Visions for Telecom Regulation

The opening plenary at PTC ’08 offered an interesting perspective from regulators about what they expect for the future. The plenary included regulatory officials from Germany, Japan, Singapore and an ITU representative.

To summarize, they all believe that the forces of network effects and economies of scale will drive more consolidation and that telecom regulation will be more important than ever in the future. What a vision - what else would you expect from regulators?

In general, I heard the concern that network services are a commodity and there is declining incentive for carriers to build more infrastructure. Therefore, they argue, some regulatory policy must help shape an industry model that encourages infrastructure investment.

Everyone agrees there has been limited network infrastructure investment in the last few years. But, this is healthy result of the bandwidth glut hangover from the telecom boom in the late 1990s, not a problem that needs to be fixed by regulators.

Fortunately, the plenary panel also included Paul Twomey, the CEO of ICANN, who was persausive in his counter arguments that the model of the future should be based on the Internet model. When the network is free from regulatory constriants, or the overbearing market power of a few carriers, innovation flourishes.

He rightly noted that telecom operators narrowly think of convergence as the transport of multiple media over the same network. Internet entreprenuers, in contrast, see convergence beyond the network and all about taking money from other industries (i.e. advertising, retailing, travel).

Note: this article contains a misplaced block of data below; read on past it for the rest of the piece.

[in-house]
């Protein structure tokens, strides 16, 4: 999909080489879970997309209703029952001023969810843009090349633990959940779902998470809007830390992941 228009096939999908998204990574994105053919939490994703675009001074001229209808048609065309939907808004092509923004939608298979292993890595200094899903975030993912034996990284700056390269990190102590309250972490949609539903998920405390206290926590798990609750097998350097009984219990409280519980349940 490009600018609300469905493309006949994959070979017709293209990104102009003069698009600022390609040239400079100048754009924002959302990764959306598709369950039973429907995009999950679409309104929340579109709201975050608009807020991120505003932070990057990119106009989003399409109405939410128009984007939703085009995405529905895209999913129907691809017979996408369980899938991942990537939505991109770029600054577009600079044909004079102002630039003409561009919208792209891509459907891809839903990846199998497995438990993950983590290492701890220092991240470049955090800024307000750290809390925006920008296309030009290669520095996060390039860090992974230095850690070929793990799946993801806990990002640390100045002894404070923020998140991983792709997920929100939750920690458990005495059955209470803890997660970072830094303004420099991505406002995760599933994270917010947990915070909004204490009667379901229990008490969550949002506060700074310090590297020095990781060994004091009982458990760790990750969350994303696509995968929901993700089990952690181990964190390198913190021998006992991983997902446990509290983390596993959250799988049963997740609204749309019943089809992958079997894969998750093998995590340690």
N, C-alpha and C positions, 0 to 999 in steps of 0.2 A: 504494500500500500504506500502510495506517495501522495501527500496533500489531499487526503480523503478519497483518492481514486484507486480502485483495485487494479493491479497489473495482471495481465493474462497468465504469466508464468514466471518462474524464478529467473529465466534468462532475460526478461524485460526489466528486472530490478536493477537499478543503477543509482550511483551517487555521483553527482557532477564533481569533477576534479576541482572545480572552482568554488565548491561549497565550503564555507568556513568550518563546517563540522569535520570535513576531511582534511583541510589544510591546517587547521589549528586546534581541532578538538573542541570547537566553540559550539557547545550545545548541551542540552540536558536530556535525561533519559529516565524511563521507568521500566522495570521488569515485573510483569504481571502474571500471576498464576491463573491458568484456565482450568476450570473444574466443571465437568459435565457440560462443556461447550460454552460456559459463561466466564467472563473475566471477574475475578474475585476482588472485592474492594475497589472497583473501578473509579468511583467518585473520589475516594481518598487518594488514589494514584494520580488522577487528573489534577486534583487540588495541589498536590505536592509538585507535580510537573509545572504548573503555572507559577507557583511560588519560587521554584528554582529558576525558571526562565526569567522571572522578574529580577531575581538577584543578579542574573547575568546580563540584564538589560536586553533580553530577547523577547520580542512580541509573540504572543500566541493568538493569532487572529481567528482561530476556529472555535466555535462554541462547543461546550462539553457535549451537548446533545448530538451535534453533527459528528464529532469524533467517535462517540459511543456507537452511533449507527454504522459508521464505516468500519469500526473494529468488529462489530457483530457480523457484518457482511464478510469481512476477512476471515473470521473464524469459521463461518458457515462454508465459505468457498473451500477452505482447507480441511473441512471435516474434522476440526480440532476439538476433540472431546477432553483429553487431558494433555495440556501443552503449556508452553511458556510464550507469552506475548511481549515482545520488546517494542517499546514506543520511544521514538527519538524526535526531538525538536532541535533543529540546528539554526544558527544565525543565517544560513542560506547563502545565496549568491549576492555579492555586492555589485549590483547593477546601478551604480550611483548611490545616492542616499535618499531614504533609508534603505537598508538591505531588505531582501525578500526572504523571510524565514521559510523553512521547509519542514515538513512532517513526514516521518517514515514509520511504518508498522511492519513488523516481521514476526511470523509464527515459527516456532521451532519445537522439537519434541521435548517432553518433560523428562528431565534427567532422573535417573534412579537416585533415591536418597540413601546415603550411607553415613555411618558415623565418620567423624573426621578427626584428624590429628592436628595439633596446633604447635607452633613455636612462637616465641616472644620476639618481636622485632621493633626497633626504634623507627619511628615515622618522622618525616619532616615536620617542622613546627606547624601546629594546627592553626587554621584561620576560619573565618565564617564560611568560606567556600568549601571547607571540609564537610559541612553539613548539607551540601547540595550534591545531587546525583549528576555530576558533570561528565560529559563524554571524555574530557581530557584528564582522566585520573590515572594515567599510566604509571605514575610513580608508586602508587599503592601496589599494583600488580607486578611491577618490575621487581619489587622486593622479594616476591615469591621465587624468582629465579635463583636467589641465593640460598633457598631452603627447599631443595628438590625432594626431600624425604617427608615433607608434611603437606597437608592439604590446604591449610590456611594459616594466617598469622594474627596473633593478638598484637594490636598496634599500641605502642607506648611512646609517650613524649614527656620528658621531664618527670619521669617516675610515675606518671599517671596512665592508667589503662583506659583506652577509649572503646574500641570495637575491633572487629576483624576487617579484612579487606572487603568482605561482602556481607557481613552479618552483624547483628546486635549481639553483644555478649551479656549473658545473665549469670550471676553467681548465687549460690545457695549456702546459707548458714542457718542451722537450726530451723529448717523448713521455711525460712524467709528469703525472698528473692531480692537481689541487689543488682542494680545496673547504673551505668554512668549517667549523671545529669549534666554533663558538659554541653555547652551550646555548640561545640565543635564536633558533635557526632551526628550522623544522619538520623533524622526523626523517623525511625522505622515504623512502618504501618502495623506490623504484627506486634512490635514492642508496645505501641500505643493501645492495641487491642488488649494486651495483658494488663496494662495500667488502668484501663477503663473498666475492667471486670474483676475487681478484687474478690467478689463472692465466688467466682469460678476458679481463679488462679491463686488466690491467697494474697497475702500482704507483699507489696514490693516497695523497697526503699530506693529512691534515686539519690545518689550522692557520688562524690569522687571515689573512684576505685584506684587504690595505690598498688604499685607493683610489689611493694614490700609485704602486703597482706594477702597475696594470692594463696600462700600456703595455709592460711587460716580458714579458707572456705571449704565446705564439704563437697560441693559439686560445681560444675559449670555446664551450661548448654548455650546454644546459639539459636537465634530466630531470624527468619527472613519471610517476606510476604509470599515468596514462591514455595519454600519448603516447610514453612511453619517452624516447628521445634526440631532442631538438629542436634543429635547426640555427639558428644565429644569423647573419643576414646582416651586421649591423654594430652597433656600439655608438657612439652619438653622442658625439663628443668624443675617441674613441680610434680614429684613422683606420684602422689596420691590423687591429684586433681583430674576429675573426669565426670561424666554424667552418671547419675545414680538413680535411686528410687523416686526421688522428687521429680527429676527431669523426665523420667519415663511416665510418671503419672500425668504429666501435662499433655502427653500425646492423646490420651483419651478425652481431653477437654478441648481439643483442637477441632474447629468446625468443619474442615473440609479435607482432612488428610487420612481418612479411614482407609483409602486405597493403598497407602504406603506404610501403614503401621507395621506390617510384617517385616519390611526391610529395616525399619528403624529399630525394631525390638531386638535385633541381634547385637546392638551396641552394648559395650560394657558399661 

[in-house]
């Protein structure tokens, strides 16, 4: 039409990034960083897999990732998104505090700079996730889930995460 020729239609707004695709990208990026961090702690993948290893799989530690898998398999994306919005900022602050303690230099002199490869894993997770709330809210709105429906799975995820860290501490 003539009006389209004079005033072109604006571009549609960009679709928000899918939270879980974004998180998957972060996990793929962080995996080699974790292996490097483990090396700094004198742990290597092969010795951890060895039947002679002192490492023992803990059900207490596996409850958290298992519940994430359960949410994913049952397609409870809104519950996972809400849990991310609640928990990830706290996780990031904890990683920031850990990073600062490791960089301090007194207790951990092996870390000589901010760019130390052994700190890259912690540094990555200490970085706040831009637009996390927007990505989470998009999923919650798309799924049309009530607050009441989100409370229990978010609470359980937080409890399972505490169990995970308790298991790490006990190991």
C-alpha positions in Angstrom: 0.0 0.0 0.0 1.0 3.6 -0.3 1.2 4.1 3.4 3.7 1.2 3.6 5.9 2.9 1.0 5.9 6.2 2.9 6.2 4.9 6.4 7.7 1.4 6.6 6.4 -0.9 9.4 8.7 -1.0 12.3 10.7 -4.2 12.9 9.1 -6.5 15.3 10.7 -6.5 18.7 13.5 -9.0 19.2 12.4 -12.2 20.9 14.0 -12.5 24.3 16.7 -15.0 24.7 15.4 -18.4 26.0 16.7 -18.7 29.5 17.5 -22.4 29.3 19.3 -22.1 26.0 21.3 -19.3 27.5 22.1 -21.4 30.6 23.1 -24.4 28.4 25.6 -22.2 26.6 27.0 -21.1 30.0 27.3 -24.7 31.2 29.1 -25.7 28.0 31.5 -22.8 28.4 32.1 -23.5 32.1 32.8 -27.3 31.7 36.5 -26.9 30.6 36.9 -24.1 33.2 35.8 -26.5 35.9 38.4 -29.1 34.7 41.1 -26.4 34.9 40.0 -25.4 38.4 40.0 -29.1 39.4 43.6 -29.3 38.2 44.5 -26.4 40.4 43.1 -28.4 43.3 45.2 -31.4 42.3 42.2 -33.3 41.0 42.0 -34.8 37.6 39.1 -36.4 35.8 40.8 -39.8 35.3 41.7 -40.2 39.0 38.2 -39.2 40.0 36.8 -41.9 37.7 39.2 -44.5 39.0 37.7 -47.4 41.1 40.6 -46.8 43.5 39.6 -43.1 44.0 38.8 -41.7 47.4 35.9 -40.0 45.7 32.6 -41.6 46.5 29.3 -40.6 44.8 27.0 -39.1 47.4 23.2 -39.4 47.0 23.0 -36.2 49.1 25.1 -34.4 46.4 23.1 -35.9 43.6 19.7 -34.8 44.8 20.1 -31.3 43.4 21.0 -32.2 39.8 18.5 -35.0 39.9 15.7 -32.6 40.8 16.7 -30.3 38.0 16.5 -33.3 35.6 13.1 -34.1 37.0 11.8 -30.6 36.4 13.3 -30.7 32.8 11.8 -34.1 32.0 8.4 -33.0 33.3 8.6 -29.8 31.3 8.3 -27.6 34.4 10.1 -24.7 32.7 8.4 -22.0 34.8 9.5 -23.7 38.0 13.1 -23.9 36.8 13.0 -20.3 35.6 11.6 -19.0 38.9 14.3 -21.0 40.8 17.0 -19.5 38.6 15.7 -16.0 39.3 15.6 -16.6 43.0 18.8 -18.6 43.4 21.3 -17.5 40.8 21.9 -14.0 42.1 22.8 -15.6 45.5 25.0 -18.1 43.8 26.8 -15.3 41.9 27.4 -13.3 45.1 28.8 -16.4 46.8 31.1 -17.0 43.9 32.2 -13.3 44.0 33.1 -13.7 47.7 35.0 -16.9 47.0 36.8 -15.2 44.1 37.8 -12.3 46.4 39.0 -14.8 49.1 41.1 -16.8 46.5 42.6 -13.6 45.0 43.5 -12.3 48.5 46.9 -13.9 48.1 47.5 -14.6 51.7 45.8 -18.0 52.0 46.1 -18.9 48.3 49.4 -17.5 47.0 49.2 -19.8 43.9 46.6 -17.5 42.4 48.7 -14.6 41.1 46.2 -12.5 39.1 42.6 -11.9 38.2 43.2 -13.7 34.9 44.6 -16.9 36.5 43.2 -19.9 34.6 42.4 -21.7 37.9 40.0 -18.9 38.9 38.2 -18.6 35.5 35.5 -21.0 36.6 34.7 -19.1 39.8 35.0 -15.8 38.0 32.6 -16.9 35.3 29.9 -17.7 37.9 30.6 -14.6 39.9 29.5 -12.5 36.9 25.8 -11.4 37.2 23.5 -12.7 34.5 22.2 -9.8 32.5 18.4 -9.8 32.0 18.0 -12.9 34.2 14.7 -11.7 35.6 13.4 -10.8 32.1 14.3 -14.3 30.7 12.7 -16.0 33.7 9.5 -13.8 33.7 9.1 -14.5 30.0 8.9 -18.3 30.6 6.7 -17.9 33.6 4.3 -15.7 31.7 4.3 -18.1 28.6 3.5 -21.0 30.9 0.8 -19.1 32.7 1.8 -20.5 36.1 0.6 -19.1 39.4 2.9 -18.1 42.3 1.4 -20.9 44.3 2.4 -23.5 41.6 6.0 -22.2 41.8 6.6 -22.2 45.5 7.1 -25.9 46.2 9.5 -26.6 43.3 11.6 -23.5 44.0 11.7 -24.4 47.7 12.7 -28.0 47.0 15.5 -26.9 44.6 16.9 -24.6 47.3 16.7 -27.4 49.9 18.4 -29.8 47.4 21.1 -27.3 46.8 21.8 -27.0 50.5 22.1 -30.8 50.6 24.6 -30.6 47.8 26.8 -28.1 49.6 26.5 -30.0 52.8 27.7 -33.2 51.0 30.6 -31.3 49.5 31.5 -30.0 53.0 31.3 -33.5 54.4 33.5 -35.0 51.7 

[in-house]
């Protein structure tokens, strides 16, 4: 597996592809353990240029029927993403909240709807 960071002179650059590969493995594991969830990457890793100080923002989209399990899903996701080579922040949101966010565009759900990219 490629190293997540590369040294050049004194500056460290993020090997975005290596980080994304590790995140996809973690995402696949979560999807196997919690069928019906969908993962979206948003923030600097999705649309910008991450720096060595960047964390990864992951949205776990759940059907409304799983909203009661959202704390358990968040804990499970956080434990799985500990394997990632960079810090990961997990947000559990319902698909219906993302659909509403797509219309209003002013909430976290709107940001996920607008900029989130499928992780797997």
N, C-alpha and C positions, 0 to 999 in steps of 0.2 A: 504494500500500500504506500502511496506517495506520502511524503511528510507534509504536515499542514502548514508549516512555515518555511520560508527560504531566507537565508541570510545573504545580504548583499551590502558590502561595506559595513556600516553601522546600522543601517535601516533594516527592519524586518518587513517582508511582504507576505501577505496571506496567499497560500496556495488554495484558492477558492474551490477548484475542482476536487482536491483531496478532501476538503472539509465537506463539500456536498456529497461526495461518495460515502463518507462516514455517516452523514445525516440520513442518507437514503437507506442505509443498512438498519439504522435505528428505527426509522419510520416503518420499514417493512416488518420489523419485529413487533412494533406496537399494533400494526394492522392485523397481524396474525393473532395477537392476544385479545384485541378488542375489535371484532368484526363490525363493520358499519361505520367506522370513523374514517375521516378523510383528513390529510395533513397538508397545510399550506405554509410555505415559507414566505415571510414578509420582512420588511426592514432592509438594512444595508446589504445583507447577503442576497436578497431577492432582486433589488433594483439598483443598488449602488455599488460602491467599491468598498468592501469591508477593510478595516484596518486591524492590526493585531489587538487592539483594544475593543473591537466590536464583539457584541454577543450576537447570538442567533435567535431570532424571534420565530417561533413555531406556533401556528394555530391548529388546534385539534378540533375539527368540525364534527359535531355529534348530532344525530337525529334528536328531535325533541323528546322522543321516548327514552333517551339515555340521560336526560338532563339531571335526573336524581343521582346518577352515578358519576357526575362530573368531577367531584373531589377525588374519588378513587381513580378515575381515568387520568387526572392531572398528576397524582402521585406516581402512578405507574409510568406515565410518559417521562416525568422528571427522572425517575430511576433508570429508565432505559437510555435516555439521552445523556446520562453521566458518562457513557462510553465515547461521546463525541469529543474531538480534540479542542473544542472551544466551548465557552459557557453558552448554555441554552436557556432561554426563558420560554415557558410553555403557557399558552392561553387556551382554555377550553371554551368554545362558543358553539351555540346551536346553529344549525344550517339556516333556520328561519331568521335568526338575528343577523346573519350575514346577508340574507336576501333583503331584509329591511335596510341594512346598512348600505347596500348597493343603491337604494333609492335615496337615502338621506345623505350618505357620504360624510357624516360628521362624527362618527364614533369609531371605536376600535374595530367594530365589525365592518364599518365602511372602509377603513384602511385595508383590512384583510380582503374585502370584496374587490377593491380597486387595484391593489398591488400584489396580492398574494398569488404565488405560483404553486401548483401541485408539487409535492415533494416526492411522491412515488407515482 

Below are some of the interesting points from the PTC'08 opening plenary:

  • There are 1.72 billion fixed telecom lines, 2.68 billion wireless subscribers and only about 250 million broadband connections.
  • Singapore has a goal of 100% broadband penetration by 2015. To accomplish this public policy goal, the telecom industry will be divided into three parts:
  1. Netco which provides dark fiber and is open to all network operators. The government will provide over $500 million USD to fund Netco.
  2. 2. Opcos which are competitive operators using Netco facilities.
  3. 3. Service Providers who sell Opco services.

In Japan:

  • 36% of all broadband customers are served by fiber to the home.
  • NTT has only 38% of the DSL market
  • IP traffic grew by 40% in 2006
  • 1% of the users consume 60% of the bandwidth.

My conclusions from the PTC'08 plenary are:

  1. It was a excellent panel discussion with different perspectives and data from very qualified folks.
  2. Bandwidth demand is outrunning supply and soon market forces will encouraging new infrastructure investment if the regulators resist the call from incumbent carriers to create regulatory barriers to entry.
  3. The IP industry needs better cost accounting and billing mechanisms.

IP infrastructure will be built if a return can be earned from the investment. Unfortunately, most IP network usage is based on a simple access charge for all you can use. The result is that a few heavy users are subsidized by the majority of low users. A vast amount of network value (return on investment) is left unrealized. If there is a role of regulators in the future, it should be focused on driving standards and practices that make the market for buying and selling of network interconnects and utilization more efficient.